Kılıçdaroğlu worked for the ministry of finance as an account specialist in his early career, followed by positions at the social security organization and ministry of labor. He was elected as an MP from the CHP for Istanbul province in the 2002 election and once again in 2007. Kılıçdaroğlu proposes a free judiciary, a democratic new constitution, the removal of a 10 percent election threshold for parties, and a change in the political parties law. He targets 7 percent economic growth, creating 800,000 jobs annually, zero-interest loans for small and medium-sized enterprises, and family insurance for low income families with a 600 lira ($377.4) monthly payment. He is married with three children. MHP LEADER DEVLET BAHCELI - Bahçeli, 63, heads the Nationalist Movement Party (MHP)
Long active in far-right politics, the former economist moderated his tone after taking his party into a 1999-2002 coalition government, serving as deputy prime minister. After failing to win any seats in the 2002 election, the MHP polled 14.27 percent in 2007 and gained 71 seats
Bahçeli's party program proposals include 7 percent economic growth, 700,000 new jobs annually, $14,000 GDP per capita, and a constitution based on social compromise between 2011 and 2015.
Bahçeli has used nationalist rhetoric, underlining unity and one state, refusing any constitutional changes that could lead to a structure based on different ethnic identities.
Ten senior members of MHP resigned in the run-up to the elections over a video blackmail scandal, raising doubts whether the party could get enough votes to exceed the 10 percent electoral threshold on June 12. BDP REPRESENTATIVE SELAHATTIN DEMIRTAS - Demirtaş, 38, former co-leader of the Peace and Democracy Party (BDP), is a pro-Kurdish politician running as an independent candidate in the eastern province of Hakkari.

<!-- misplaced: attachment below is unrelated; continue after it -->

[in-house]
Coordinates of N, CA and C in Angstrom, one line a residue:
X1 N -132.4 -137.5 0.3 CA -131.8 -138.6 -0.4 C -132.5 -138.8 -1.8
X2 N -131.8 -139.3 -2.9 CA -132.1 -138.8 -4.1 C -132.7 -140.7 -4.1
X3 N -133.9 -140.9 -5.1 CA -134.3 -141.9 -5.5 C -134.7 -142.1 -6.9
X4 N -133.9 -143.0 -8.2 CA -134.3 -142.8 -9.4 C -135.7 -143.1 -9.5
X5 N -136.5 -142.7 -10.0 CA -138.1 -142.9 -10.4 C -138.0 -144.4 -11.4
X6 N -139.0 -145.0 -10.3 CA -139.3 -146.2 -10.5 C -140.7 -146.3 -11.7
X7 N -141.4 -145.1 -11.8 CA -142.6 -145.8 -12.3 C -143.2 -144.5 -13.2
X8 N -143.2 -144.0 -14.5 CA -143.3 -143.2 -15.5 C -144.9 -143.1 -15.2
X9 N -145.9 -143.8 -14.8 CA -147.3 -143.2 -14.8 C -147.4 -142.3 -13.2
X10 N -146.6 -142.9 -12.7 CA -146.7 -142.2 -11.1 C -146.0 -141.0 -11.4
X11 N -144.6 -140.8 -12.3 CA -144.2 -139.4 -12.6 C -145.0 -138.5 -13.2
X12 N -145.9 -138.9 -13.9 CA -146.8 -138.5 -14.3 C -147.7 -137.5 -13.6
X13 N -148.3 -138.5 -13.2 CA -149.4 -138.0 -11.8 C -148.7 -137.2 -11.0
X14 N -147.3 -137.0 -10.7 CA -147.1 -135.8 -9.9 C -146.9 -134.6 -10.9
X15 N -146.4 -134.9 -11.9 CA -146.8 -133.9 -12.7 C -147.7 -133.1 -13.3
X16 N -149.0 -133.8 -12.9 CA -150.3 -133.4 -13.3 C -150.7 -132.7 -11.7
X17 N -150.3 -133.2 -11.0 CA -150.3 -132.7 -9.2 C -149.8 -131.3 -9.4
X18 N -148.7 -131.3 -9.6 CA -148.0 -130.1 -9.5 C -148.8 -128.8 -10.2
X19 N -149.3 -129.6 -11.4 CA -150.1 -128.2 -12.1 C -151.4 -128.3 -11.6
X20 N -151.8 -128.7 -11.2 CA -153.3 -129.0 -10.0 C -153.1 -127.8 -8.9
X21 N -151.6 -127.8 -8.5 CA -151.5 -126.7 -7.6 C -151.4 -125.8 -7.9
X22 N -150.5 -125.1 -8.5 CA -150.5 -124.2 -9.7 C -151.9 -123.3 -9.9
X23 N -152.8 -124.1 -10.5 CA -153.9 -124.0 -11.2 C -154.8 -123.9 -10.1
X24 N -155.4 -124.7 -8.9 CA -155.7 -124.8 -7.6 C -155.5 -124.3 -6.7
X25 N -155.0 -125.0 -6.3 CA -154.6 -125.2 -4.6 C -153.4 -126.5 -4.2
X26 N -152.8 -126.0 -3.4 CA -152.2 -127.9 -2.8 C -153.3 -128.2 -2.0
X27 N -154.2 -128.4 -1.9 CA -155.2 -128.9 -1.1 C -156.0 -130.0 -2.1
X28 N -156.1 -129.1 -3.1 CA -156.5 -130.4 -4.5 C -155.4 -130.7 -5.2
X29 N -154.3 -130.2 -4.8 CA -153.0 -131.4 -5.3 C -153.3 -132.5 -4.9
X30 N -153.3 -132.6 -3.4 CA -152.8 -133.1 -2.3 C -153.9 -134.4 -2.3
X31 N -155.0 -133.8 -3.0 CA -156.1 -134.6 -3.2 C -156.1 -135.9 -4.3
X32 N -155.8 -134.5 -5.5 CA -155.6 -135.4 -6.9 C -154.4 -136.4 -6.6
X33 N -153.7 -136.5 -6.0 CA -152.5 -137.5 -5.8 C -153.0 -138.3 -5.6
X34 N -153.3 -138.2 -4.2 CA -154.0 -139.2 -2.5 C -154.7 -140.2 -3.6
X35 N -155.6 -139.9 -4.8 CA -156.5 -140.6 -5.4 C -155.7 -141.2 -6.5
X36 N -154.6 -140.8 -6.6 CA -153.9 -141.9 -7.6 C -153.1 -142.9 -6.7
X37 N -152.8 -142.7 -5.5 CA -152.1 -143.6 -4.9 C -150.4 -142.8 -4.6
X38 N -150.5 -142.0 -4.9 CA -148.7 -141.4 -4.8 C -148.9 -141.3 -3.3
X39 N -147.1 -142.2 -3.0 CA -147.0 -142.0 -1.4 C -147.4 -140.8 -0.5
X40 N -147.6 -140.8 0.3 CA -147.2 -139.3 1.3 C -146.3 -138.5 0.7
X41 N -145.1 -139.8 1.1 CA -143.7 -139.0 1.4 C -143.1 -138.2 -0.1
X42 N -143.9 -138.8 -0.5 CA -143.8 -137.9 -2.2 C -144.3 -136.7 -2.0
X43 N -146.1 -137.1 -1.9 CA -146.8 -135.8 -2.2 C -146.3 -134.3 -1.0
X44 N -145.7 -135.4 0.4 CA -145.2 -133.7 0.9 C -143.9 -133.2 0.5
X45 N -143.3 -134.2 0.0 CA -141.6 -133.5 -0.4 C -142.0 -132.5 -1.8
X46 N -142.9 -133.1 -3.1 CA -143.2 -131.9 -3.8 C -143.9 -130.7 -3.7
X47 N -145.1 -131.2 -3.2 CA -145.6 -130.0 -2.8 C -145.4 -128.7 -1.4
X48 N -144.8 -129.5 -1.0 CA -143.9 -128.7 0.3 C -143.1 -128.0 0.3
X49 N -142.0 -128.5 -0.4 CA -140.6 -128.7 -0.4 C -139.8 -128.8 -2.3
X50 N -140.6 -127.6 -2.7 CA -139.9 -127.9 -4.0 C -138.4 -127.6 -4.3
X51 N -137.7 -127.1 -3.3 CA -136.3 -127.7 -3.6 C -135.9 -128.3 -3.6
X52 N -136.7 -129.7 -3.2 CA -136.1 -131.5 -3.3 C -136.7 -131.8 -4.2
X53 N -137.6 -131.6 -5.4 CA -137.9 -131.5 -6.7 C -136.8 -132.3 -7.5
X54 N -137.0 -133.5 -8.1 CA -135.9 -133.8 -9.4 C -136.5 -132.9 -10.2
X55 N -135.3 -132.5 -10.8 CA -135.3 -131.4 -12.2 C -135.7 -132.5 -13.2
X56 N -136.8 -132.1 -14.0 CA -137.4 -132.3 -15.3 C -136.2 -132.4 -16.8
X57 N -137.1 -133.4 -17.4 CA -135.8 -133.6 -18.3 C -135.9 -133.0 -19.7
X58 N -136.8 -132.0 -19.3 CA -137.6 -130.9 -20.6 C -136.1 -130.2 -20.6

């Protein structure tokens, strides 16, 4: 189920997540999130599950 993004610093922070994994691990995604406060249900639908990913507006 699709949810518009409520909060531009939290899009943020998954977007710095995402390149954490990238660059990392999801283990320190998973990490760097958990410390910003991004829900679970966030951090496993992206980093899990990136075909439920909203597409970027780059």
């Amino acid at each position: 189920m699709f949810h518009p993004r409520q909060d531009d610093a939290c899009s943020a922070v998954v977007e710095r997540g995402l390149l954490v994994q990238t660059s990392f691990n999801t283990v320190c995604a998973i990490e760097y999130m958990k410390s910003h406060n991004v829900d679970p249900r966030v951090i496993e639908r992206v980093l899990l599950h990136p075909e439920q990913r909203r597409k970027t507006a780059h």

Demirtaş was elected as an MP for Diyarbakir for the Democratic Society Party (DTP) in 2007. The DTP was re-formed as the BDP after it was banned by the country's top court in December 2009 for links with the PKK terrorist organization, the main militant group in an insurgency that began in the 1980s. More than 40,000 people have been killed in the conflict,
The BDP launched a campaign of civil disobedience in March, apparently supported by jailed PKK leader Abdullah Öcalan, held in an island prison south of Istanbul since his capture in 1999
The BDP says its goals are to secure education in Kurdish, the lowering of a threshold which prevents the main Kurdish party from entering parliament, the release of political prisoners and an end to military operations against the PKK. Ultimately, the BDP wants autonomy for mainly Kurdish provinces. But the central issue for the BDP is the use of Kurdish language in public life. The BDP will have its candidates run as independents in the parliamentary elections on June 12 to circumvent the 10 percent electoral threshold.